How to tighten your headset

If you ride a bike it’s almost inevitable that, at some point, your headset will become loose and require tightening. Accordingly, home mechanics often loosen them to remove or replace components too.

This brief article explains what a headset is and how to tighten it.

What is a headset?

A headset is a component which attaches your forks to your frame and allows your bars to rotate.

The basic components of a headset are:

  1. a top cap that compresses and draws all the headset parts, stem + spacers together and holds them in place. Basically, it sits on top of the stem at the top of the fork steerer tube
  2. a fork steerer bung or star nut – fitted into the fork tube for the top cap to screw into
  3. a headset upper cap that sits on top of the headtube and under the stem. This keeps the upper bearing in place.
  4. an upper bearing which may/may not sit in or on a frame-fitted race depending on the frame type
  5. a lower bearing which may/may not sit on a fitted crown race depending on the frame type

NB: Most modern frames are now designed so fitted bearing races are not required, headset bearings simply fit directly into the frame head tube

How to check for a loose headset

Checking for play in your headset is easy enough. Simply apply your front brake, wrap your hand around the upper part of the headtube and the headset upper cap and finally rock the bike backwards and forwards. Conversely, if it is loose, you will feel the components and frame move independently.

Further Reading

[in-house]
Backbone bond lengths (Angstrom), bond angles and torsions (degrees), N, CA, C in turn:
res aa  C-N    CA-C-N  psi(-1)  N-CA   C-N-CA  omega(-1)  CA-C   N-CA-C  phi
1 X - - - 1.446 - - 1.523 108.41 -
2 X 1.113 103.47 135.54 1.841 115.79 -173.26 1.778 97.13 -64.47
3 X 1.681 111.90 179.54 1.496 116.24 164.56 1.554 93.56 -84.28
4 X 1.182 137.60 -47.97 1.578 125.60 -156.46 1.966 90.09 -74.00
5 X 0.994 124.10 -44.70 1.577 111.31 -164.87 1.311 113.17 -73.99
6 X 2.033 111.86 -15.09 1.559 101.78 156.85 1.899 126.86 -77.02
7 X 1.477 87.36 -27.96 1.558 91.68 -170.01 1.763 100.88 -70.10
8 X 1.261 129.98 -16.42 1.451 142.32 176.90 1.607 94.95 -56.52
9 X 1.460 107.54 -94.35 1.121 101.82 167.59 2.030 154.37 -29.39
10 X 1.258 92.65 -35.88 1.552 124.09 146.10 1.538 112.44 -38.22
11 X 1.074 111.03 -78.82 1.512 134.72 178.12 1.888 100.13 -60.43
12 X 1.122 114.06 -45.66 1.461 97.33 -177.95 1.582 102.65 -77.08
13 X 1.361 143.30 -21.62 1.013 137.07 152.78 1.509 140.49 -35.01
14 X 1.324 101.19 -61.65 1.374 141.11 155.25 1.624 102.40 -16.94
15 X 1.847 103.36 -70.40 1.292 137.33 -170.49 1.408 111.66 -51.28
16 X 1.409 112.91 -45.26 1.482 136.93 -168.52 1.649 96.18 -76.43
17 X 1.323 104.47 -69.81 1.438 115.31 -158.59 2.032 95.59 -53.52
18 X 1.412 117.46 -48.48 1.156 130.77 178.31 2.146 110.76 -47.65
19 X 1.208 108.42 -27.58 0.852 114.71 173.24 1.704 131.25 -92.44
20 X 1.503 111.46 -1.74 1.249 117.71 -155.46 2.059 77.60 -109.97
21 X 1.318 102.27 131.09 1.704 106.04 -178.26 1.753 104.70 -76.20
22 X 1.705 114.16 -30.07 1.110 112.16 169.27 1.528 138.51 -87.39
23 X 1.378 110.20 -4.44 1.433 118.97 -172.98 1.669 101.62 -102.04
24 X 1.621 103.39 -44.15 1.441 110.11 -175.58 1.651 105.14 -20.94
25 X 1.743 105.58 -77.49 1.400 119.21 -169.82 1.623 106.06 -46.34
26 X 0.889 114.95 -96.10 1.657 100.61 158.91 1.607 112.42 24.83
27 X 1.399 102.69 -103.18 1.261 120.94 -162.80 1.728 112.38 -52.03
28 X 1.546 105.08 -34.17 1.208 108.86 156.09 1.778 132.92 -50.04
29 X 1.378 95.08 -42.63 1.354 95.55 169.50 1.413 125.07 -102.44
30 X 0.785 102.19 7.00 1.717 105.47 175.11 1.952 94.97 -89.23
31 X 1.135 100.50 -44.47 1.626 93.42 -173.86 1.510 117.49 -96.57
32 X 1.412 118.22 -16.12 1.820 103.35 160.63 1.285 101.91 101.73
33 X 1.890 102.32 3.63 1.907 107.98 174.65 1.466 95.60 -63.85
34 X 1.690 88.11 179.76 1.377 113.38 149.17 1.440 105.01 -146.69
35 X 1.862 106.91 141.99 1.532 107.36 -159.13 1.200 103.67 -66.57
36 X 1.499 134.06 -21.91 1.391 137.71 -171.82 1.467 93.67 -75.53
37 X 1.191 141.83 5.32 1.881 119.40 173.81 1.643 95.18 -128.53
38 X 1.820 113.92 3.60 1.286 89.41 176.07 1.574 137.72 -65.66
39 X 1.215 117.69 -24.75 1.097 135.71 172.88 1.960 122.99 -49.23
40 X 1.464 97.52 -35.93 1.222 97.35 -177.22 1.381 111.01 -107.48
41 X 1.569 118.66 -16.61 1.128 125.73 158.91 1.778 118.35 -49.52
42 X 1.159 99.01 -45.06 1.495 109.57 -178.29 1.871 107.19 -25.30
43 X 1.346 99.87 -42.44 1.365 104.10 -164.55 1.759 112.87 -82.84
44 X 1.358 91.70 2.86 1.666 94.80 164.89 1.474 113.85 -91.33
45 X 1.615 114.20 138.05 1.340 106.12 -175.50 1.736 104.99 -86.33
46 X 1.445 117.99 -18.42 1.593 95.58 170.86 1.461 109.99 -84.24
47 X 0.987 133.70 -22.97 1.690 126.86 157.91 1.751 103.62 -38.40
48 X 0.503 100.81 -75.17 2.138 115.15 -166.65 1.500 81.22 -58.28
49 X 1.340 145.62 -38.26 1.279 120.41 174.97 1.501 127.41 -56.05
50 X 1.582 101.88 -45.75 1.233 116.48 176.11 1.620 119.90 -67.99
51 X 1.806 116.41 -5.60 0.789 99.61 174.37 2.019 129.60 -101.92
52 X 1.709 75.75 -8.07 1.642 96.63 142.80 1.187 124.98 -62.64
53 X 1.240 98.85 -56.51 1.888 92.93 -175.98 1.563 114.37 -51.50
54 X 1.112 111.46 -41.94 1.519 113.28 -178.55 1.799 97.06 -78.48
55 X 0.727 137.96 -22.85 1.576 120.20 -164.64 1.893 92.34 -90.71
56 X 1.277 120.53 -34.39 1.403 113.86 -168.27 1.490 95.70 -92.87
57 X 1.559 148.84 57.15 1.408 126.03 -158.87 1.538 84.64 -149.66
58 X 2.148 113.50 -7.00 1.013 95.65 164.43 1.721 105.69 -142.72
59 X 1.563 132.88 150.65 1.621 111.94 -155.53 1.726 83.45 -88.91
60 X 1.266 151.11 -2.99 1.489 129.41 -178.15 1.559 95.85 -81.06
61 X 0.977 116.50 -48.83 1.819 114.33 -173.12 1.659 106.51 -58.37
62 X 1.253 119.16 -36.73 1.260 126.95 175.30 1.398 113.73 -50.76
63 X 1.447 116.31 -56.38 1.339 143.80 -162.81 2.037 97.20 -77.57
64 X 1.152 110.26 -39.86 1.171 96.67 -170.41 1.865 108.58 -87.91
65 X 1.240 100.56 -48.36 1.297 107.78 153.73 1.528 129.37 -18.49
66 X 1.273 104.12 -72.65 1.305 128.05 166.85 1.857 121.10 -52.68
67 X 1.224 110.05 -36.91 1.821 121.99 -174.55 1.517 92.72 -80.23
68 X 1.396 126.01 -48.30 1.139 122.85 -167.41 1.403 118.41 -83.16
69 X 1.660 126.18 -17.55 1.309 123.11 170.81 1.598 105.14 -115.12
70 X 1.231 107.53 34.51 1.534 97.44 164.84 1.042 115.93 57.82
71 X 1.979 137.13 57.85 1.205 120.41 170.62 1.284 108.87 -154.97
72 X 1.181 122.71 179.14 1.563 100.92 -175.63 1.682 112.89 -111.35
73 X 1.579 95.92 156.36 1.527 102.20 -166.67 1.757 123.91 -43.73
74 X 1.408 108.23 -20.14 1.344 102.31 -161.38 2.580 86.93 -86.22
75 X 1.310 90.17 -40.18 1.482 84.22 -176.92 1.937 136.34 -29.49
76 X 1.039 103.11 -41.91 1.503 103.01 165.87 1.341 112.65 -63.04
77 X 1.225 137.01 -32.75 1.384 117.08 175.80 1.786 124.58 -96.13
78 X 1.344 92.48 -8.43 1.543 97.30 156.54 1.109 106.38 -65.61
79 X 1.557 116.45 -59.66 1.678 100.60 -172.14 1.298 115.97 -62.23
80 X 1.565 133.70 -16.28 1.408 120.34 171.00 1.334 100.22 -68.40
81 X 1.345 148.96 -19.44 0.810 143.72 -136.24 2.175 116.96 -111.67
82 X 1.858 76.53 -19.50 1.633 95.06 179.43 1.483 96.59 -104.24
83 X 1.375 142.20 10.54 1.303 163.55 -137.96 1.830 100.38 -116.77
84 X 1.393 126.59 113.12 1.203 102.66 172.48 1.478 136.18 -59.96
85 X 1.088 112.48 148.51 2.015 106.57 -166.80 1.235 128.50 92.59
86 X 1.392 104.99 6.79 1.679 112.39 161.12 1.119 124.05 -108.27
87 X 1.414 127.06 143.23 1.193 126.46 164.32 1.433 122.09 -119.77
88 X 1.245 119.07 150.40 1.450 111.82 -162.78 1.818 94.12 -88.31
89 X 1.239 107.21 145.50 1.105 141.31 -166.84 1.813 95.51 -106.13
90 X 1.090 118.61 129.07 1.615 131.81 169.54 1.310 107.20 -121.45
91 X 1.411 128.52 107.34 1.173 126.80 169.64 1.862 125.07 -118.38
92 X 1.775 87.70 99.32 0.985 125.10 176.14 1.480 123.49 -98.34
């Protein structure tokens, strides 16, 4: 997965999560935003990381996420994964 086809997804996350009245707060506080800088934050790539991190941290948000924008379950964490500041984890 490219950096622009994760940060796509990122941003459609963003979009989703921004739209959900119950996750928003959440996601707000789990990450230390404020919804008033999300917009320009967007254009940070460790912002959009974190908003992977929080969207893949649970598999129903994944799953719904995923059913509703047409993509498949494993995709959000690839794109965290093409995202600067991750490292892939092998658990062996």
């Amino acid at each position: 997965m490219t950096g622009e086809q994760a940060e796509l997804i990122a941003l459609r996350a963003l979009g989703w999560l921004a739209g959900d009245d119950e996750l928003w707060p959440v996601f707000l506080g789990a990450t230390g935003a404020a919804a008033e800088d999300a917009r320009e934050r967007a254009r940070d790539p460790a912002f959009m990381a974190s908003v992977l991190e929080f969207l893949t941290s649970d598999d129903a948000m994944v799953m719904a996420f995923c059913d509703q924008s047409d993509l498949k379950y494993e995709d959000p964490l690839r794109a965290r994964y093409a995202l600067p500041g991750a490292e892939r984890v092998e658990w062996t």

Why do I need a tight headset?

A loose headset can compromise your braking and handling. Furthermore, it can also cause damage if it’s too loose for too long. When setup correctly you should be able to turn your bars freely left and right. When you apply your brakes you should be confident they work as soon as they begin to bite without any play.

Assembly of a headset

Assembling a headset into a frame is relatively simple (assuming the steerer has been cut to the correct length)

  • Firstly, the lower bearing (+ optional crown race) is greased and fitted onto the bottom of the fork steerer/crown
  • The fork is fed up through the headtube. The lower race is slotted into the bottom of the head tube (or frame fitted race)
  • The upper bearing is greased and seated into a fitted race or directly into the frame headtube.
  • The headset upper cap + a compression ring are seated on top of the upper bearing
  • Any spacers required under the stem are fitted
  • The stem is fitted (but not tightened!)
  • Any spacers required above the stem are fitted
  • Finally, the stem top cap is fitted and tightened to remove any play

NB The stem top cap is screwed into either a fitted star nut (alloy forks) or a steerer bung (carbon forks) inside the fork steerer tube.

Tightening a loose headset

A loose headset can be simply remedied.

  • Firstly, undo the stem bolts that clamp the stem to the fork steerer
  • Tighten the top cap on top of the stem to compress the headset components and stem to remove any play
  • Finally, tighten up the stem bolts to their recommended torque rating (often displayed on the stem in Nm)

If the top cap is tight and there is still play, it can be a couple of common reasons

  • The fork steerer may be too long. Cut the steerer to the correct length or add a spacer above or below the stem.
  • The fork steerer bung may have slipped. Simply remove, refit and tighten correctly

Loosening a headset

If your headset is setup correctly, of course, you may want to loosen it to remove components to clean or replace them.

  • Firstly, undo the top cap and remove it
  • Undo the stem bolts that clamp the stem to the fork steerer
  • You can now disassemble your headset, stem and forks

NB If your front wheel is off the ground in a workstand, for example, be aware when the headset and stem are undone the fork may drop out of the frame if not supported

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